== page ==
Also of interest is the fact that there are so few tunes in these volumes that can be clearly identified as "Irish reels". Given the importance of the reel genre to the corpus of Irish traditional music by O'Neill's time eighty years later, and certainly considering the heavy emphasis on reels in today's traditional repertoire, it is a minor mystery as to why there are not more reels in the PC. Even allowing for the fact that some of the otherwise unidentified 4/4 tunes may indeed be reels, it remains the case that no such air of uncertainly hangs over the 6/8 and 9/8 tunes.

It's not impossible that Mr. O'Farrell was reasoning backwards - if it's a 6/8 tune, it must be Irish - whereas he could not have the same assurance about the 4/4 tunes.

It would be difficult to fault him for this, since even today there are many reels that are common in the Irish tradition that are in fact of Scots origin ("Miss McLeod's Reel" being the best-known example).

Also present in the PC are airs, waltzes, and what I term "stage pieces". According to O'Farrell's labelling criteria, these can be either Scotch or Irish; some seem clearly to be composed tunes. Carolan is represented but unfortunately the information as to composers for some of the other pieces is lacking. O'Farrell credits himself (without the "O") only twice, but I suspect that at least a few of the other "stage pieces" are his own. Ditto for some of the hornpipes and waltzes, and probably a few of the jigs.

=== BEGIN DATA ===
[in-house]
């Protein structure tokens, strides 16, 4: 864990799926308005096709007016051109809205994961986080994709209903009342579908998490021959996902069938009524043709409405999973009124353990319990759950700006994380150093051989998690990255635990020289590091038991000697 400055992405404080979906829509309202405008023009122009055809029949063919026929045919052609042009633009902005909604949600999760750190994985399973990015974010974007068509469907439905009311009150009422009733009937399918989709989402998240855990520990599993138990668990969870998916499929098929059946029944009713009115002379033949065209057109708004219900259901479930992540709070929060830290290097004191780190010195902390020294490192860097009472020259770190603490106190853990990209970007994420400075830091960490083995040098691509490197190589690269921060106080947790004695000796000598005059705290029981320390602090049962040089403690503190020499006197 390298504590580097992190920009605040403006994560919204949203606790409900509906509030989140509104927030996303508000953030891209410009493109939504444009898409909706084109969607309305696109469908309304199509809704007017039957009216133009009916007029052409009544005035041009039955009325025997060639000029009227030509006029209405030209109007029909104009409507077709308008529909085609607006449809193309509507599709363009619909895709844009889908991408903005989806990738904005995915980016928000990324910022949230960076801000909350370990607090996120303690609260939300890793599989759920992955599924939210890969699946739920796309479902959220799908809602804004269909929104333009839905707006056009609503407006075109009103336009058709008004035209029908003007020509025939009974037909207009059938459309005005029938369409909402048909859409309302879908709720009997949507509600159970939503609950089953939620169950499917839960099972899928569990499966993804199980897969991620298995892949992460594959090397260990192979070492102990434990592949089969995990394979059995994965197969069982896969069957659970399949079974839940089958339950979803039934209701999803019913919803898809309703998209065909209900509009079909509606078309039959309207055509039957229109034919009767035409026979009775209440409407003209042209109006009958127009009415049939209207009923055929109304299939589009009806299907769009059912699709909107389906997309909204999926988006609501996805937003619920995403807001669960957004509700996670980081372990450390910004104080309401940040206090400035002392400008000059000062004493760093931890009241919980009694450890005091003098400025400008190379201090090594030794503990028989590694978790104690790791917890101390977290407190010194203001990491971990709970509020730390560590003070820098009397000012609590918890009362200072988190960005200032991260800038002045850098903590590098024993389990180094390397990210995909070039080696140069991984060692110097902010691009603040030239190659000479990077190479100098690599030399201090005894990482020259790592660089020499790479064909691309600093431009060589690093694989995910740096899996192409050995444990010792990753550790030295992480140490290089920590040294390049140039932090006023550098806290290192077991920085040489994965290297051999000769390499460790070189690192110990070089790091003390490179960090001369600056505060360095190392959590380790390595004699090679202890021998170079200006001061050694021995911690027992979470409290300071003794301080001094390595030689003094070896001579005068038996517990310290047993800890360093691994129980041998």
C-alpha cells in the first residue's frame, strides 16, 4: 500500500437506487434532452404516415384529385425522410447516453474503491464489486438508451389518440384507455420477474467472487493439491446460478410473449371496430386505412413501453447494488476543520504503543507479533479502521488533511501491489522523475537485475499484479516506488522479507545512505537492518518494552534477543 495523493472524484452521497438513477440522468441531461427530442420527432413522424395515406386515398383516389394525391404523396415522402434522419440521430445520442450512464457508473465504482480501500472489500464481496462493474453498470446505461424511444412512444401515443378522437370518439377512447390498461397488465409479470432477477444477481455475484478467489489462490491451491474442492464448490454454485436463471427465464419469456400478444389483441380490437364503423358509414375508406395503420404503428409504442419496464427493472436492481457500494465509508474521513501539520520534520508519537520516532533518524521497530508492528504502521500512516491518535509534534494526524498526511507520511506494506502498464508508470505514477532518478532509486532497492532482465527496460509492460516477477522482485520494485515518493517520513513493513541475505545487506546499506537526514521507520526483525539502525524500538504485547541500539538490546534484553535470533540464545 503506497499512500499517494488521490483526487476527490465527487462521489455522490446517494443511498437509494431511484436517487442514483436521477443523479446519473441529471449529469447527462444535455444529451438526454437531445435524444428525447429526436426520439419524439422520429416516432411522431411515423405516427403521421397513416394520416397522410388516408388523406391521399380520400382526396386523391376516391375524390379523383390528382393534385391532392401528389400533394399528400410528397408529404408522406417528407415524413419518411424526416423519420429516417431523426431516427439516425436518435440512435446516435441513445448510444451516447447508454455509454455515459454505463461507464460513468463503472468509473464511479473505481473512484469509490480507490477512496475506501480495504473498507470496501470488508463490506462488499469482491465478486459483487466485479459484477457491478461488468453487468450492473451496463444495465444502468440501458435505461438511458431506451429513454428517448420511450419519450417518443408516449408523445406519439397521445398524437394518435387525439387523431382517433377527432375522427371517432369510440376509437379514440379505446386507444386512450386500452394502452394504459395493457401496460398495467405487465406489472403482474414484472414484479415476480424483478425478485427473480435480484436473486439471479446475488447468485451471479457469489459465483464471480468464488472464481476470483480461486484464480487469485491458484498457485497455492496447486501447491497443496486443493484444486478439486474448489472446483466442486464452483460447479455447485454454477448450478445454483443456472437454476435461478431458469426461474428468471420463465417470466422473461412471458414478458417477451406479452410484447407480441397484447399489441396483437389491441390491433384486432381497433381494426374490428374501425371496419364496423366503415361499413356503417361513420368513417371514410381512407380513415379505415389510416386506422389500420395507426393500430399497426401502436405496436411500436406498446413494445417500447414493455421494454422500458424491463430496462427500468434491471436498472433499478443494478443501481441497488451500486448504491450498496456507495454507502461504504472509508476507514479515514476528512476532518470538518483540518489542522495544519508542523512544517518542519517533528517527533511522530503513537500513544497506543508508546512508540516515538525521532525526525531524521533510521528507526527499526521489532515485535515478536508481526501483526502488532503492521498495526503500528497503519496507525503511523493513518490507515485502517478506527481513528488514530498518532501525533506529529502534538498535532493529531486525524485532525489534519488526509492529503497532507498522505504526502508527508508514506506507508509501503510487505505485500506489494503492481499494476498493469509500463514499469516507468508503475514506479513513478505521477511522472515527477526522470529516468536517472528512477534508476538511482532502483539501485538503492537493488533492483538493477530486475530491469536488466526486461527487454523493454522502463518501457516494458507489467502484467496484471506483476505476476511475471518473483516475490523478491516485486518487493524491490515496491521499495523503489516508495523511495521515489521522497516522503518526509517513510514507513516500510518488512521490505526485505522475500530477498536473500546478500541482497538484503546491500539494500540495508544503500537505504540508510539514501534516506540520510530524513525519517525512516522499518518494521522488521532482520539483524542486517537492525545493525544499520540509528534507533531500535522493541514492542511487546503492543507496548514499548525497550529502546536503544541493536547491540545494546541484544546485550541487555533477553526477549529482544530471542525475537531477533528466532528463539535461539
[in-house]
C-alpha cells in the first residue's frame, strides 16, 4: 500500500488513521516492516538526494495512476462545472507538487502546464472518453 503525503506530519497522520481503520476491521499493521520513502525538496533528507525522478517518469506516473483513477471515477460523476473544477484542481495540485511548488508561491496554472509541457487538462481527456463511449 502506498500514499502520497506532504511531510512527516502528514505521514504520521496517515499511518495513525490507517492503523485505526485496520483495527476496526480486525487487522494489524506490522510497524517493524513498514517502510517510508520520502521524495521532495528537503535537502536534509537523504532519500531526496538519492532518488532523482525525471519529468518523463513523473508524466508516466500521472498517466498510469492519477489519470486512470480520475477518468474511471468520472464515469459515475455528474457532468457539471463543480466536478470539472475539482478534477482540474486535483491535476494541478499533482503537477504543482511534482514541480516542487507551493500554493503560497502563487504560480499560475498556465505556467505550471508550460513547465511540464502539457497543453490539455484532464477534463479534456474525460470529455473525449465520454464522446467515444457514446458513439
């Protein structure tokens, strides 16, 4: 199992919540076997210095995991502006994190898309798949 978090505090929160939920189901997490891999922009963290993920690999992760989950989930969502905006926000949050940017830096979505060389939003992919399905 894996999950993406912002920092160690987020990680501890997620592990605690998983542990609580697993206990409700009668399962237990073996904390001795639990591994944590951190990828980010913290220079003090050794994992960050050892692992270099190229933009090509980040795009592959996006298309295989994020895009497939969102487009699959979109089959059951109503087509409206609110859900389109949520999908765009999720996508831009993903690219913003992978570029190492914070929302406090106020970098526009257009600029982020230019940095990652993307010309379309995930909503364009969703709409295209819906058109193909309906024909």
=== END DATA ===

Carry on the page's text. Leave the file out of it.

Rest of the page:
One can only speculate as to Mr. O's desire for anonymity, especially since some of what appear to be his compositions are among the most pleasant in the PC (to a traditionalist's ears, anyway). I would hesitate to say that he might have wished not to appear too Irish, lest he somehow offend his upper-class English and Scots customers or the "Oscar and Malvina" crowd. The idea of someone who has actually taken the time to arrange "Finale from 'The Battle of Prague'" sneaking off to some dark corner of London to compose "The Waterford Hornpipe" is probably not an accurate one, but I like it anyway!

As far as I'm concerned, the fact that I personally am still not sure what to make of tunes like "Let Fame Sound the Trumpet" and "The Executors" (in PC4) - to name just two of many - should not interfere with someone else enjoying and performing them.